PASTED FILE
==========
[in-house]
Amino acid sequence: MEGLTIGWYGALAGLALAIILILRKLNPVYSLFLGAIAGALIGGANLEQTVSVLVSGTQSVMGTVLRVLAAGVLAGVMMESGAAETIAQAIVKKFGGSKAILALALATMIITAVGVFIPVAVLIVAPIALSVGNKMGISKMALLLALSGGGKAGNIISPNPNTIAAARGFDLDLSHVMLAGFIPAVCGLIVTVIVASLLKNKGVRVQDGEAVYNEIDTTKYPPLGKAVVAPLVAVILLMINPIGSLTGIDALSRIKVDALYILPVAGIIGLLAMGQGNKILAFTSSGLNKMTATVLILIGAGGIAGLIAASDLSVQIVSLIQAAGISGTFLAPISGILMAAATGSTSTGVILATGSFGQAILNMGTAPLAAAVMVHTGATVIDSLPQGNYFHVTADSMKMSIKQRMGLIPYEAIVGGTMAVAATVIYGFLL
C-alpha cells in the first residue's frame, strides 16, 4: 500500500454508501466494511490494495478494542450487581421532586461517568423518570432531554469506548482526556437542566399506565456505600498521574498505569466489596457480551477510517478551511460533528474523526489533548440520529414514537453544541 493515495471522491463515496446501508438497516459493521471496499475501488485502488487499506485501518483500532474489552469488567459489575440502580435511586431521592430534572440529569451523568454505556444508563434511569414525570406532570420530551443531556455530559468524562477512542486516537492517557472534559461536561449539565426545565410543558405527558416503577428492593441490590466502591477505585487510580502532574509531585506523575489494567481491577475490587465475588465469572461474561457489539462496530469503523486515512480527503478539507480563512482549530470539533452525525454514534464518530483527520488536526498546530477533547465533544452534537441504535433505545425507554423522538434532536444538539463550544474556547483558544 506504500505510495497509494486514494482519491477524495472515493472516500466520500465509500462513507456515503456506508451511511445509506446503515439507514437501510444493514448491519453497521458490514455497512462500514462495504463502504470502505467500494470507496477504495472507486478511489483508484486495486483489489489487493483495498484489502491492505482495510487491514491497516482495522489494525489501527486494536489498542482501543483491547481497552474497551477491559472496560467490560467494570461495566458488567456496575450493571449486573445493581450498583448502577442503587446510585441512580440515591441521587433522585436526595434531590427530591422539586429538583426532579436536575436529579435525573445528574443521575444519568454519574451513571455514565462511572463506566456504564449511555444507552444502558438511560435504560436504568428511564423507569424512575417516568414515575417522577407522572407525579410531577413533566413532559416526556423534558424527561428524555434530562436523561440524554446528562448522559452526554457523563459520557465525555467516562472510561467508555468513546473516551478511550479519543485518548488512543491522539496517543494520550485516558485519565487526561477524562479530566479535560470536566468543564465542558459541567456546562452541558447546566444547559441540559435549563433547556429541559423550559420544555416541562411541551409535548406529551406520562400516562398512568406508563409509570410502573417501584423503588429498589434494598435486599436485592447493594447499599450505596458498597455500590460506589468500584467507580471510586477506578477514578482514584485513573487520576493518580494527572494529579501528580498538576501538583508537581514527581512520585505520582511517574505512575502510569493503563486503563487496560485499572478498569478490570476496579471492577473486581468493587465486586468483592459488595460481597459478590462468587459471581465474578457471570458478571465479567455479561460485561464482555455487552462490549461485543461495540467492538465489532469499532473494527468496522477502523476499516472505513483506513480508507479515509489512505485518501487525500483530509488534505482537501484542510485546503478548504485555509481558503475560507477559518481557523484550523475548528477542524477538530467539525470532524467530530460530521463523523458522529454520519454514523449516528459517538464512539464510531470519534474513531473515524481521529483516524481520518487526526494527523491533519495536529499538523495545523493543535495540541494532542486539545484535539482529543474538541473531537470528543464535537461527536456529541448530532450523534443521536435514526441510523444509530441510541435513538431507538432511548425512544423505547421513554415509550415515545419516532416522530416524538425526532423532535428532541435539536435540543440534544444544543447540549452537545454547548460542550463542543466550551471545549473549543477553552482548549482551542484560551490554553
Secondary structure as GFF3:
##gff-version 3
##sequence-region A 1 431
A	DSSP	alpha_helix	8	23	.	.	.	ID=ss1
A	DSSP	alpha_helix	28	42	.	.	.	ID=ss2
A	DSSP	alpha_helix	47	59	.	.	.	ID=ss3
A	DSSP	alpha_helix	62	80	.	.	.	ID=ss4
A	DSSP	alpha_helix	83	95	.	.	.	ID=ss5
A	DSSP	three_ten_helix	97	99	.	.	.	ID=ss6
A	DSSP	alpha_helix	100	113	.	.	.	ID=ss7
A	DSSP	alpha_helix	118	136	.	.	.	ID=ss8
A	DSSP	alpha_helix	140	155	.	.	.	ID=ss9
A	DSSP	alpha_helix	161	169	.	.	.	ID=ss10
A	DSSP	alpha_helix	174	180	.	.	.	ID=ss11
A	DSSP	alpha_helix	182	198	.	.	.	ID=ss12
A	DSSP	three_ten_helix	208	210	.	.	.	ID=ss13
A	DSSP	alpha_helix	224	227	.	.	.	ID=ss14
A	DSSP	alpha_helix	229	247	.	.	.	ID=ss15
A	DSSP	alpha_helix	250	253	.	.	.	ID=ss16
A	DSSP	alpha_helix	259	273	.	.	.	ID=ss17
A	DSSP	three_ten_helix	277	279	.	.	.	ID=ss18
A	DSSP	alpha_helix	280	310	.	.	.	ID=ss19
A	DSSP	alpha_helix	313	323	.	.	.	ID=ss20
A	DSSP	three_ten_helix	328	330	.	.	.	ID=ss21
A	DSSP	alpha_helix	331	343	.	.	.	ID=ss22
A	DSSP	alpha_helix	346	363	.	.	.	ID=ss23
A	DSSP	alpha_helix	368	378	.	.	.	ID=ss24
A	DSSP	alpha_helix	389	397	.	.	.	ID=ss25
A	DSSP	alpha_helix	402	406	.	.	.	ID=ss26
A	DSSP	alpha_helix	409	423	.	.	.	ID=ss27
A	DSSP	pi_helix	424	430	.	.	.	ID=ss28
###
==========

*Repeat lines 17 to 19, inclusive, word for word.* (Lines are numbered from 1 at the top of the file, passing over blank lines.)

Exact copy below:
A	DSSP	alpha_helix	174	180	.	.	.	ID=ss11
A	DSSP	alpha_helix	182	198	.	.	.	ID=ss12
A	DSSP	three_ten_helix	208	210	.	.	.	ID=ss13